Food bank users see little prospect of Johnson’s ‘high wage’ economy

Food bank users see little prospect of Johnson’s ‘high wage’ economy
‘It’s hard to keep your head above the water,’ says a 70-year-old, as prices soar

Soos Boris Johnson roused the Tory party faithful in Manchester with his speech about economic growth and rising wages, 200 miles away food bank users were streaming in.

“Things are more expensive,” said Joan, sitting amid rows of tins, pasta and other produce in Dad’s House, a charity that runs a foodbank in southwest London. “Things are great for people who are working and don’t see all this. Because I never used to see this.”

She started coming to the food bank earlier this year after losing her job as a nanny.

“I used to give things to a food bank. I never used to come here myself," sy het gese.

In his widely criticised speech on Wednesday, the prime minister mentioned the word “growth” six times and twice praised Britain as the fastest-growing economy in the G7.

The Conservatives had “fixed the economy”, he told party members, moments before promising: “We are going to fix this economy.”

He also said the “present stresses and strains” of the economy – labour shortages, soaring household energy costs and warnings over food supplies – were “mainly a function of growth and economic revival”.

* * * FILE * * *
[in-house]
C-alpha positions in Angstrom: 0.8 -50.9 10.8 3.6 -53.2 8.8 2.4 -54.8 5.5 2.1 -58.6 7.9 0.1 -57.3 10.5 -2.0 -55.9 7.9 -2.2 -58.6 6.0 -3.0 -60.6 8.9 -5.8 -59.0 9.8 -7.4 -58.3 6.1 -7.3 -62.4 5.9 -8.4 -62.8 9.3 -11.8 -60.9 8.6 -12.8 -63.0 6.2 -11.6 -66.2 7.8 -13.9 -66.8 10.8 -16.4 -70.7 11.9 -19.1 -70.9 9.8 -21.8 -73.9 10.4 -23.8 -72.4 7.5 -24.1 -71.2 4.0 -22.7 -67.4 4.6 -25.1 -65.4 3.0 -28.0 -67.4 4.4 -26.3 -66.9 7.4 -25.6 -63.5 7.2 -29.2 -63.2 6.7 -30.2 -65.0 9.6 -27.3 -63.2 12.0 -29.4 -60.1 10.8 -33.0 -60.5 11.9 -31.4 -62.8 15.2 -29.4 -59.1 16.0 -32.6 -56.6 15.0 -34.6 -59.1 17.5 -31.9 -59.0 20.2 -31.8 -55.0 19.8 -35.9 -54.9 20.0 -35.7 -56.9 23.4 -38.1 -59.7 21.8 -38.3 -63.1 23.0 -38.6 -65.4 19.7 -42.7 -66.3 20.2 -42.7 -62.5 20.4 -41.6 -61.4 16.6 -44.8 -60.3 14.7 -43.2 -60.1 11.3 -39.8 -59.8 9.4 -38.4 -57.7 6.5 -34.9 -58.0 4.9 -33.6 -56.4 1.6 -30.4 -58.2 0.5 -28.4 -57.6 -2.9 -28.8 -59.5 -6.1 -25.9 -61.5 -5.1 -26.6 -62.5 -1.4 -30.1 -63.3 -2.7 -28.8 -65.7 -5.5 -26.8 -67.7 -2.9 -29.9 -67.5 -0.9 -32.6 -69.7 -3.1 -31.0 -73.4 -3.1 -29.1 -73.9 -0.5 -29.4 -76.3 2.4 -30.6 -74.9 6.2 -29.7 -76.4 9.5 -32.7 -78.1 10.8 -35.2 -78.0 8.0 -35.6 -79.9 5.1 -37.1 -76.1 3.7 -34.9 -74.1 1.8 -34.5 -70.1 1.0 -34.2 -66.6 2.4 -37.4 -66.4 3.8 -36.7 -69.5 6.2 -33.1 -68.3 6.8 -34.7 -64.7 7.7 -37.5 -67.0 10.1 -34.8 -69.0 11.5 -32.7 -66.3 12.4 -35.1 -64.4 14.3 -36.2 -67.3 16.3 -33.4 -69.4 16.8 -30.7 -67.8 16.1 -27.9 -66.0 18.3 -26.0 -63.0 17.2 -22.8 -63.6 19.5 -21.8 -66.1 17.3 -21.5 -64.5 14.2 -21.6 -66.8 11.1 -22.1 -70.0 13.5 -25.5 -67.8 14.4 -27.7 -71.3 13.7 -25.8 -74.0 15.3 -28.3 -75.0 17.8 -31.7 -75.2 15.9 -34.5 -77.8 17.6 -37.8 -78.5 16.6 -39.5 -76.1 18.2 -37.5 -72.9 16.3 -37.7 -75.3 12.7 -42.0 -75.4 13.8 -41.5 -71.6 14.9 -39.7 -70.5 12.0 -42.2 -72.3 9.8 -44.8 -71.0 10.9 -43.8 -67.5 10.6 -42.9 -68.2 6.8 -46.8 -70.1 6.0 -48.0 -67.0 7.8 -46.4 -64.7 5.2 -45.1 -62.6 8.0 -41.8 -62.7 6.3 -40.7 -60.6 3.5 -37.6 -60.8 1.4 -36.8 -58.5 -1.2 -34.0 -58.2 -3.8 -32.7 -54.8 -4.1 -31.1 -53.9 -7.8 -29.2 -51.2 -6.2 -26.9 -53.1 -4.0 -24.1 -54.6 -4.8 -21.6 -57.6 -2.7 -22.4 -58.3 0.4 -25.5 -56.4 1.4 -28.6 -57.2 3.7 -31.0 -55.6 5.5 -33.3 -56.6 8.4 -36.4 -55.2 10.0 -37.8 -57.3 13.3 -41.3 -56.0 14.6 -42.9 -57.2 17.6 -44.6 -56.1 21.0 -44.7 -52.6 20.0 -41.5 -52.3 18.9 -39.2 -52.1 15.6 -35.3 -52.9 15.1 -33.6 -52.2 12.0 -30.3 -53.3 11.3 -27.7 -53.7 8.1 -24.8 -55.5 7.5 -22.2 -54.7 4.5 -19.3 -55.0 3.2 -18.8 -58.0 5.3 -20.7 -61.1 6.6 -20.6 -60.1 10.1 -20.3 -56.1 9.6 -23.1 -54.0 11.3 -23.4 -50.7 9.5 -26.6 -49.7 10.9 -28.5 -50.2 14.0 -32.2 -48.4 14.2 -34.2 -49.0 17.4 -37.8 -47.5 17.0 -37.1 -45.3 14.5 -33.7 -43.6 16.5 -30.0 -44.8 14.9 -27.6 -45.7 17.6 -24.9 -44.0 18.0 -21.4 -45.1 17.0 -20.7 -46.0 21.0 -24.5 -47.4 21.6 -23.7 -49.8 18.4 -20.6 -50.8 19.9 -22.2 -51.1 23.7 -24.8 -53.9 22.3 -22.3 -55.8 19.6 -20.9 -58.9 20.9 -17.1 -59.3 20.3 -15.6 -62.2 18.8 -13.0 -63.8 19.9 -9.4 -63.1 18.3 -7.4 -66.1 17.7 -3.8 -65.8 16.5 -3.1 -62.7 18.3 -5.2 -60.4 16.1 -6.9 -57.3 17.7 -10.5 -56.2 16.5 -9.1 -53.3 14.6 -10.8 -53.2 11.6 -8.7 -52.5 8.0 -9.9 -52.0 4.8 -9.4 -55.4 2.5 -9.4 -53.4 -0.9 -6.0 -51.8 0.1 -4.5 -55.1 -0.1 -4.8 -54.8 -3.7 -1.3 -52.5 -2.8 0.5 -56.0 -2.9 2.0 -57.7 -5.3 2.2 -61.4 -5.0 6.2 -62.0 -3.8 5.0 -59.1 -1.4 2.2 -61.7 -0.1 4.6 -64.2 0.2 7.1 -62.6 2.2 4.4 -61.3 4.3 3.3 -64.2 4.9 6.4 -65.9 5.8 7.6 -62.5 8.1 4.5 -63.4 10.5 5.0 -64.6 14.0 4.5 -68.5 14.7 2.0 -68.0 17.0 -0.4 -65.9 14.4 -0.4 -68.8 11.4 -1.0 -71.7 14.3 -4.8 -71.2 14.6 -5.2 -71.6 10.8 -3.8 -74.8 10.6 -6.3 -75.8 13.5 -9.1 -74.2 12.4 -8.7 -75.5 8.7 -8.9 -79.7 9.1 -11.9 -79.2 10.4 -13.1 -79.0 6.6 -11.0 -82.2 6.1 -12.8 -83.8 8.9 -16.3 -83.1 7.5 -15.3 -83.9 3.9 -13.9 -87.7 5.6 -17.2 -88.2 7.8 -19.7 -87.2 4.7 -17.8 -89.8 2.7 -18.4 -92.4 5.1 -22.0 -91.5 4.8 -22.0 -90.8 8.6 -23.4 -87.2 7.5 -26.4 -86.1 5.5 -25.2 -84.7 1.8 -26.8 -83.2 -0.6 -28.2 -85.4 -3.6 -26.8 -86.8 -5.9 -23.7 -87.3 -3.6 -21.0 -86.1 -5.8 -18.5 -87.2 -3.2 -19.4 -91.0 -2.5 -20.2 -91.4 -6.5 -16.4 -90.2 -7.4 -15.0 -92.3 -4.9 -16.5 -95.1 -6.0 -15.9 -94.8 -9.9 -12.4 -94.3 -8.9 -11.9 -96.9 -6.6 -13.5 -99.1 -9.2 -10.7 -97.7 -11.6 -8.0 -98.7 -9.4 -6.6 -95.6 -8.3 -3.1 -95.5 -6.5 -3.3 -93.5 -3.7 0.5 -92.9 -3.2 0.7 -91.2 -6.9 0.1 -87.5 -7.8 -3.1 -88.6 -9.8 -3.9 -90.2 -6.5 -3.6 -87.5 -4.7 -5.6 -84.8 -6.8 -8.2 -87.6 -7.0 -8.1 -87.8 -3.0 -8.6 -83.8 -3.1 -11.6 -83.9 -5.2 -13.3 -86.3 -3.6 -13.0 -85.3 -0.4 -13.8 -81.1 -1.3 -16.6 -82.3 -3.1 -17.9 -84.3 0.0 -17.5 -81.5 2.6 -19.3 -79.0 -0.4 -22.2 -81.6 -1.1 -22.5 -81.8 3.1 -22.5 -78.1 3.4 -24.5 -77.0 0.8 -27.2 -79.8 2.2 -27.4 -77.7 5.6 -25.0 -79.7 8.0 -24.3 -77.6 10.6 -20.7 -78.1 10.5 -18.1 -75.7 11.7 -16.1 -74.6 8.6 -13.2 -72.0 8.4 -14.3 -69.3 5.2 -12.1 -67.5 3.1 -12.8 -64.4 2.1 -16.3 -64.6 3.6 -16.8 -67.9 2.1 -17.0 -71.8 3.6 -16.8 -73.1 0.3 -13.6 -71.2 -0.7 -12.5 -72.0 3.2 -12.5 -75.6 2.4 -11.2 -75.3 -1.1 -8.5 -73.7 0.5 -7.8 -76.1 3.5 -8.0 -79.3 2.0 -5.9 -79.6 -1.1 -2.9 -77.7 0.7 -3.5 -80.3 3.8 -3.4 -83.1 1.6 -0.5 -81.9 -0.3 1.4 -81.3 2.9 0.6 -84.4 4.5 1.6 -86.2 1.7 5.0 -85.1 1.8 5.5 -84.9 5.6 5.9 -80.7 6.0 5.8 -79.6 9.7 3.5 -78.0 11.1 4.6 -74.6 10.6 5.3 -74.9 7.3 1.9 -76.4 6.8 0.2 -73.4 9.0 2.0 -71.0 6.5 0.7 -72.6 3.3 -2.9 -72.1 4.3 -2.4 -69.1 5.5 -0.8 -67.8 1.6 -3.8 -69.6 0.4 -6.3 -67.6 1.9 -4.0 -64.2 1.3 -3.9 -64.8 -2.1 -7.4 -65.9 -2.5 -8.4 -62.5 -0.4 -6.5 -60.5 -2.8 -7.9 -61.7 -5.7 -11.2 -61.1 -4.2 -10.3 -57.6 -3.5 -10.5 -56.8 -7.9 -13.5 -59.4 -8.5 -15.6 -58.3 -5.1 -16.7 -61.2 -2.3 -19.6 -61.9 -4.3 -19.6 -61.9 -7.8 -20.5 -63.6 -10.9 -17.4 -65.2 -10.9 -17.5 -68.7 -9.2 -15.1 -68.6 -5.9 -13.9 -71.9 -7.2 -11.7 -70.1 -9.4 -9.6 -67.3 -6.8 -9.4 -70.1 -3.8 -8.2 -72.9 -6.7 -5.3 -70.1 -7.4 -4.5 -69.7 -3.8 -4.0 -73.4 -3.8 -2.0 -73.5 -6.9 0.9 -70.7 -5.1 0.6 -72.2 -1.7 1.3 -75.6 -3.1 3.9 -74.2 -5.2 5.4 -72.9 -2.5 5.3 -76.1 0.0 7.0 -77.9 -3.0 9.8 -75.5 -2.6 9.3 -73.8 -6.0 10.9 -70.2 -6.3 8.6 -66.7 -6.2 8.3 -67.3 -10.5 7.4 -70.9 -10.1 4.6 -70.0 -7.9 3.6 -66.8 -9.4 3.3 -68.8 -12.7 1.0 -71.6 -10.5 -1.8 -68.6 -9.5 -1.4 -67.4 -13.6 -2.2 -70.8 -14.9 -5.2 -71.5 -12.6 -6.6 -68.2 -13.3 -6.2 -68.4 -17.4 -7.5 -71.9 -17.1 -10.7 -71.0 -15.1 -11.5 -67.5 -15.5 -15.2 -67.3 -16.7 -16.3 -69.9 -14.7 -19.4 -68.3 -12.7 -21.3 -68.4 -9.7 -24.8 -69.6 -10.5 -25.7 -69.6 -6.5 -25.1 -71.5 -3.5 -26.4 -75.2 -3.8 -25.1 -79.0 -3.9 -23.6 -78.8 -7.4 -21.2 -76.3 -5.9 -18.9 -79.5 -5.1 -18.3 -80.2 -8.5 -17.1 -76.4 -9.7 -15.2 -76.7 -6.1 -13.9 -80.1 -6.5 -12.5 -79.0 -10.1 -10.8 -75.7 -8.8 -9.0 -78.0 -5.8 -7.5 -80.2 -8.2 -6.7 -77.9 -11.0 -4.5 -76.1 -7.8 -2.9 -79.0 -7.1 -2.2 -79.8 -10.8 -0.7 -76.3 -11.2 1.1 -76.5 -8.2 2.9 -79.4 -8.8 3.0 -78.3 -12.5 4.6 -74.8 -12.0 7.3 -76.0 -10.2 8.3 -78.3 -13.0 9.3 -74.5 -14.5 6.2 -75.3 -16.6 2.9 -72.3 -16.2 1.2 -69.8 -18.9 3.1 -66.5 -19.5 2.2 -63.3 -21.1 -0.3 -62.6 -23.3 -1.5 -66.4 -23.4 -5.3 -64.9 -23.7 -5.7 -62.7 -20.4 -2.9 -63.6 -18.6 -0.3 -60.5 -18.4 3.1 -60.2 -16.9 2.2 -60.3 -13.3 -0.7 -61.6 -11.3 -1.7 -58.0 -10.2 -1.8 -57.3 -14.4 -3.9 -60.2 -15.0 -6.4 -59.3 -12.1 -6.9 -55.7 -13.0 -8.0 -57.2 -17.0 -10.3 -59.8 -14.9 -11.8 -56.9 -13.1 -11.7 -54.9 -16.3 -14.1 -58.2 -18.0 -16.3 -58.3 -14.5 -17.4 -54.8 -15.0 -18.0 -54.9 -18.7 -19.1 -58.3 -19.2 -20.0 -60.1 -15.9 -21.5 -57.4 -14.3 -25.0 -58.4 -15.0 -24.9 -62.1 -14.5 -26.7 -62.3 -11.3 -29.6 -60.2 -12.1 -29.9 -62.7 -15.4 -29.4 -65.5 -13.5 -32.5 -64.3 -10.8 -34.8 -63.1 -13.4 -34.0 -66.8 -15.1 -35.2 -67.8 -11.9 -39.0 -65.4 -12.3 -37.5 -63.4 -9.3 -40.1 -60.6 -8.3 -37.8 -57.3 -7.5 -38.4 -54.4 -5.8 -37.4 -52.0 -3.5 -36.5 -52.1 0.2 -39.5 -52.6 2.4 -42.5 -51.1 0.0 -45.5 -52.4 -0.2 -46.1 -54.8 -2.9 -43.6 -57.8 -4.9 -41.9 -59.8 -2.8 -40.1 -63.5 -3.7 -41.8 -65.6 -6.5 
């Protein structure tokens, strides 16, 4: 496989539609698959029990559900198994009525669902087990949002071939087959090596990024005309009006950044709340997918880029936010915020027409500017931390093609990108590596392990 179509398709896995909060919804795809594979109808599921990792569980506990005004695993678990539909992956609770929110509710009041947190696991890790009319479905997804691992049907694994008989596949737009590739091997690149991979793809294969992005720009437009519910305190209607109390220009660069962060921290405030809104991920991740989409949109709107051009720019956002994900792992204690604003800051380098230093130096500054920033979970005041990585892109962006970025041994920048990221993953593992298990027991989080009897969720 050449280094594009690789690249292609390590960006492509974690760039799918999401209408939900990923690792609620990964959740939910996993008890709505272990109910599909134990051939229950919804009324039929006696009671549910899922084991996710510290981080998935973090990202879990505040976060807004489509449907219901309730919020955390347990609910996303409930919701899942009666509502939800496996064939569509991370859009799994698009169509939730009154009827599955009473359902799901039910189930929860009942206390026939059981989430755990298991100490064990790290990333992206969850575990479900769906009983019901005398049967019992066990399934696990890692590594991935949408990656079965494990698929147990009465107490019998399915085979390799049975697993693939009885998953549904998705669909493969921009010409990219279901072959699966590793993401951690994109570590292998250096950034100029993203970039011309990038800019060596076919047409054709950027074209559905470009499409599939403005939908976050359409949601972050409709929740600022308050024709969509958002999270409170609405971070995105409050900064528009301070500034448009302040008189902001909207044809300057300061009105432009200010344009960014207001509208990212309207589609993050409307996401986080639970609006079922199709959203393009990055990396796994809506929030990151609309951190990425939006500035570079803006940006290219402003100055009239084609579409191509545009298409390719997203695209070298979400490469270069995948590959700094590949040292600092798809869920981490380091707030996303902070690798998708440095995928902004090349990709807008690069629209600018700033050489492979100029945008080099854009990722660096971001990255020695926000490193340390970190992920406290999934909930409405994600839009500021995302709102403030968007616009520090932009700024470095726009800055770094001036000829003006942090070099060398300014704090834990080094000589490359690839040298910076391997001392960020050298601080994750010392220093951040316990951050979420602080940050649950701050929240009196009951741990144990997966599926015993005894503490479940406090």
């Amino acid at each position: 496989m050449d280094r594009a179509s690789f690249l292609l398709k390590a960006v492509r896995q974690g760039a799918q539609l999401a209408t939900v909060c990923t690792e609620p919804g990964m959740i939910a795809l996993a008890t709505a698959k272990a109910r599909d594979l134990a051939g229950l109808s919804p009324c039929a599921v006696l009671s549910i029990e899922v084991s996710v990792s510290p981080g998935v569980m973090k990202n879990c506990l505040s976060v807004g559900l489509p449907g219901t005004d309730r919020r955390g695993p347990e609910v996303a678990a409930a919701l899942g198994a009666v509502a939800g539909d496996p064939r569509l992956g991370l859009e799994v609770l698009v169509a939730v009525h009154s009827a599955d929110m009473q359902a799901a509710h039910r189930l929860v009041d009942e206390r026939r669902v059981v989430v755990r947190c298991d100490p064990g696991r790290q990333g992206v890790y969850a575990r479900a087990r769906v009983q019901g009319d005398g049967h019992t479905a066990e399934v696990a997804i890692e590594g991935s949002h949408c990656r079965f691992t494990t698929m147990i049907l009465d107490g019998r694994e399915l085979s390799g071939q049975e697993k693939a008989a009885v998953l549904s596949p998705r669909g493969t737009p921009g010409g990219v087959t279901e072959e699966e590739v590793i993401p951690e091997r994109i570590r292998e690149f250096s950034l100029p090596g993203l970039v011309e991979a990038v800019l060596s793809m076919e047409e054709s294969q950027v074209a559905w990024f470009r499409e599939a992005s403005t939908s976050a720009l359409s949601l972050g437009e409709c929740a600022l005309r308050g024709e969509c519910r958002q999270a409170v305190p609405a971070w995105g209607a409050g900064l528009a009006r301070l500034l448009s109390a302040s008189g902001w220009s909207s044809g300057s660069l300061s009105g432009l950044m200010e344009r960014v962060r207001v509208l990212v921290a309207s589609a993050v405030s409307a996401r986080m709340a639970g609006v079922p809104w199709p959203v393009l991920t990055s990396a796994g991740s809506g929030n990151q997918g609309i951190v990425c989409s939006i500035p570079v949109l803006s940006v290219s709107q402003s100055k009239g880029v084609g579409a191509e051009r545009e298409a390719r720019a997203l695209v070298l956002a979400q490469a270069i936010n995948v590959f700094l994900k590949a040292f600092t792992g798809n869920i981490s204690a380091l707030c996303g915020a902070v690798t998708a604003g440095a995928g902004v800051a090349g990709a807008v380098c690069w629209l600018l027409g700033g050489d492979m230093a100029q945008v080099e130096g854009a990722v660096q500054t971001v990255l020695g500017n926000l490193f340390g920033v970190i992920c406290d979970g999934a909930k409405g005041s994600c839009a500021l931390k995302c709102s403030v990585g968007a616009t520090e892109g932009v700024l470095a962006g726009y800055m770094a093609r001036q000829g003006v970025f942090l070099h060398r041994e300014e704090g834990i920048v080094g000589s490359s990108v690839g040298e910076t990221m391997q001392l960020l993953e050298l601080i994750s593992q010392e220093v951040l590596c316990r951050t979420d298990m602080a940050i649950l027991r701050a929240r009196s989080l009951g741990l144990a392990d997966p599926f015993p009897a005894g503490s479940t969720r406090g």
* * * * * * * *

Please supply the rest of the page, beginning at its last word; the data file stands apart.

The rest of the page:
But visitors to Dad’s House told Die Onafhanklike the economy is not working well for them.

“It’s hard to keep your head above the water,” said John Krell, who is retired. “We have gas and electric going sky-high.”

The 70-year-old said he has bought a headtorch “like you would wear in the mine” and goes to bed at 7.30pm to avoid putting the lights on.

“What a life," hy sê. “Who would’ve thought that, jare terug."

Azahia Atnane has not been able to find a job. Her husband works part-time as a waiter but would like to be full-time.

“There is no employment," sy sê. Nou, she is bracing herself for the impact of the cut in Universal Credit as its £20-per-week extra – introduced during the pandemic – is scrapped.

Food banks were preparing for a surge in demand as the change in Universal Credit came into force from Wednesday, amid warnings vulnerable people could be plunged into poverty “almost overnight”.

Billy McGranaghan, the founder of Dad’s House, vertel Die Onafhanklike there had already been an increase in users over the past month – ten to 15 more each week.

Among the new users are young people who had lost jobs in hospitality, hy het gesê.

In his Tory conference speech, Mr Johnson said the government was tackling what he described as the UK economy’s “long-term structural weaknesses”.

He said the country was having a “change in direction” with a move to a “high wage, high skill, high productivity” economy.

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